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A Rough Guide to Erasmus

There are one hundred and one things that I was completely oblivious about before I went on Erasmus. For sure, figuring most of it out along the way was all part of the adventure. Some things, however, would have been great to know about or perhaps read about in a handy article in the UCC Express before I left. So here we are.

First of all, when it comes to preparation there are a couple of things that will be at the top of your agenda. Surprisingly, it wasn’t the packing but rather the paperwork that was my greatest enemy. There is a phenomenal amount of it to be done and believe me when I say that procrastination is not your friend here. I learned that one the hard way. Having everything signed off and squared away before you go provides great peace of mind and lessens what can seem like one big daunting move. I made the mistake of not checking up on my rent payments before arriving into my accommodation on moving day and was flatly denied entry by the polite Danish lady at reception. This led to a stressful sixty minutes of me desperately trying to make a payment with all of my worldly possessions blocking up the lobby and my parents thinking I was now homeless. You just don’t need that stress in your life, so as a word from the wise – stay on top of it.

Once you actually arrive, your next step will be settling into your new place. I know not everything will be the same in every city as it was for me when I arrived in Copenhagen, but the task of homeware shopping – now that’s a universal process. It’s also where I entirely lost the run of myself. Let me tell you now that you really don’t need all the things you think you’ll die without such as bed throws and cute decorative ceramics that truly don’t have a purpose. The key thing that I learned is to start off with just buying what you need – a bin, some towels, a laundry basket and of course fairy lights – we’re not heathens after all. Leave the rest of it behind until you find yourself actually needing it. I threw away money on household items I never once used. That’s money you’ll really be needing further down the line for food, fun and travel.

On the subject of travel, this is something that is not essential on an Erasmus. Exploring your new home turf could take up the 6 months all on its own. However, if travel is a viable option for you, I would highly recommend it. The Erasmus Student Network (ESN) organises sensational trips and they make it entirely hassle free to travel to places like Russia, Iceland and Lapland; places that you may never think of going to on your own. Also, since you are going with a large group of Erasmus students it is something that you can join in on alone or with friends. There is an array of different destination packages and all of them are available on their website. This means that you can research ahead of time and maybe start saving your pennies. However, those weeklong holidays aren’t the only way to go. I managed to partake in a trip to Norway on a surprisingly pleasant overnight ferry for €7 return. A little research goes a long way. I know an Erasmus on its own is already a big cost but don’t rule yourself out just because of the price of a package holiday.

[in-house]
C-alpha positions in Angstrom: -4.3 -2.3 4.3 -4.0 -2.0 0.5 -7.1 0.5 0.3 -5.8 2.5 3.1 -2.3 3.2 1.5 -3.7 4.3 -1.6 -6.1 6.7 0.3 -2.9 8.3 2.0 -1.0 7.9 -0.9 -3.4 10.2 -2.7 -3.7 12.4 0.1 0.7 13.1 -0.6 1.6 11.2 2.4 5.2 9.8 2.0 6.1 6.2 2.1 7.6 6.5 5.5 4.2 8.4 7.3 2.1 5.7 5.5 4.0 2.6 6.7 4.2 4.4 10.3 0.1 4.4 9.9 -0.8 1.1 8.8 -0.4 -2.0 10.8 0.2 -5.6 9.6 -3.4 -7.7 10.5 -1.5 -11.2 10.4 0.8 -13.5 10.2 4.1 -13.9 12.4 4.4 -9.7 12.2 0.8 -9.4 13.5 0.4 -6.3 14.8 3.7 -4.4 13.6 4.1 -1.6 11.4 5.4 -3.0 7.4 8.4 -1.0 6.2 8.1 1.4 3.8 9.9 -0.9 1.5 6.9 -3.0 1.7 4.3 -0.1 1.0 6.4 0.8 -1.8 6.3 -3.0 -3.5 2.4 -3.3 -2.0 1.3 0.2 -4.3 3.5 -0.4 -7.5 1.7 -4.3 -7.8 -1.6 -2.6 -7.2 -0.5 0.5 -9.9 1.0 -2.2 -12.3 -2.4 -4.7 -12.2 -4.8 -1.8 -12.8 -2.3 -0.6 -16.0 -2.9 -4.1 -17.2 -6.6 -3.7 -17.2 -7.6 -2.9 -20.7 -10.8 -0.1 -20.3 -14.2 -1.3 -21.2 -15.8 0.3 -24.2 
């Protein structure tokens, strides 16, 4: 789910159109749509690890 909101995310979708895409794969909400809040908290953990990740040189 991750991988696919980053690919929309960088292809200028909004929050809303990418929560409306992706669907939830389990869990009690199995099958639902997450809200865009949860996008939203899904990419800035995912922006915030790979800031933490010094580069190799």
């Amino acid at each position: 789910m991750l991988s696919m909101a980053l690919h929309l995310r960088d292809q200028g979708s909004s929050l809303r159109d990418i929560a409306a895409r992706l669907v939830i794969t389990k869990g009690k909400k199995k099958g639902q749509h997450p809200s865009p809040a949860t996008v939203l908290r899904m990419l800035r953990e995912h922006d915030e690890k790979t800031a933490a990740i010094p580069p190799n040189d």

When it comes to attending classes and taking exams, I recommend looking at your University’s website. In their book of modules, you’ll be able to see what kind of assessments you’ll be facing because they can run things very differently depending on the college.
Entering a new learning environment is truly very interesting and it is incredibly easy to give it your full attention as the chaos of your normal everyday life – i.e. part time jobs or society commitments – are removed. Everyone around is new just like you and so meeting people is not so bad when everyone is eager (if not bordering on desperate) to make friends.

Home sickness wasn’t really something that I experienced too much while I was away (sorry Mum and Dad!). However, any day that you do have a bit of a tug on your heart, those are the days to spend a tiny bit extra on the groceries and buy yourself the chocolate or the ice-cream that you usually consider for a minute but leave behind. Indulge yourself in a movie in bed or rally the troops to go out and do something fun. In any case, it is nothing more than a momentary feeling and it will go as quickly as it came.

One day without even realising it, you’ll start calling your new place home and truly mean it. New friends that you didn’t know mere months before become the family you can’t imagine living without. You forget that you ever had any worries about moving away. Then, in the blink of an eye the whole thing is over and you’re walking away, waving back at the gang and blinking really fast to avoid hysterics/people on the metro thinking you’ve lost the plot. Coming back to ‘real life’ can be weird since your life has changed an awful lot. You have new friends, unique experiences and a couple more life lessons under your belt. I found that having plans made or trips arranged kept the momentum going and lessened the feeling that life had come to a screeching halt – that this huge adventure I had been looking forward to for so long was over.

I know we all joke about those people that say, “Erasmus changed my life” and maybe that is dramatic, but it was undoubtedly one of the best things I have ever done. If you are someone going abroad this year or considering it in the future, I can only say to you to just do it. No matter what worries or concerns you may have, they are not insurmountable. Once you push through all of that and are sitting on that plane – you’ll never look back.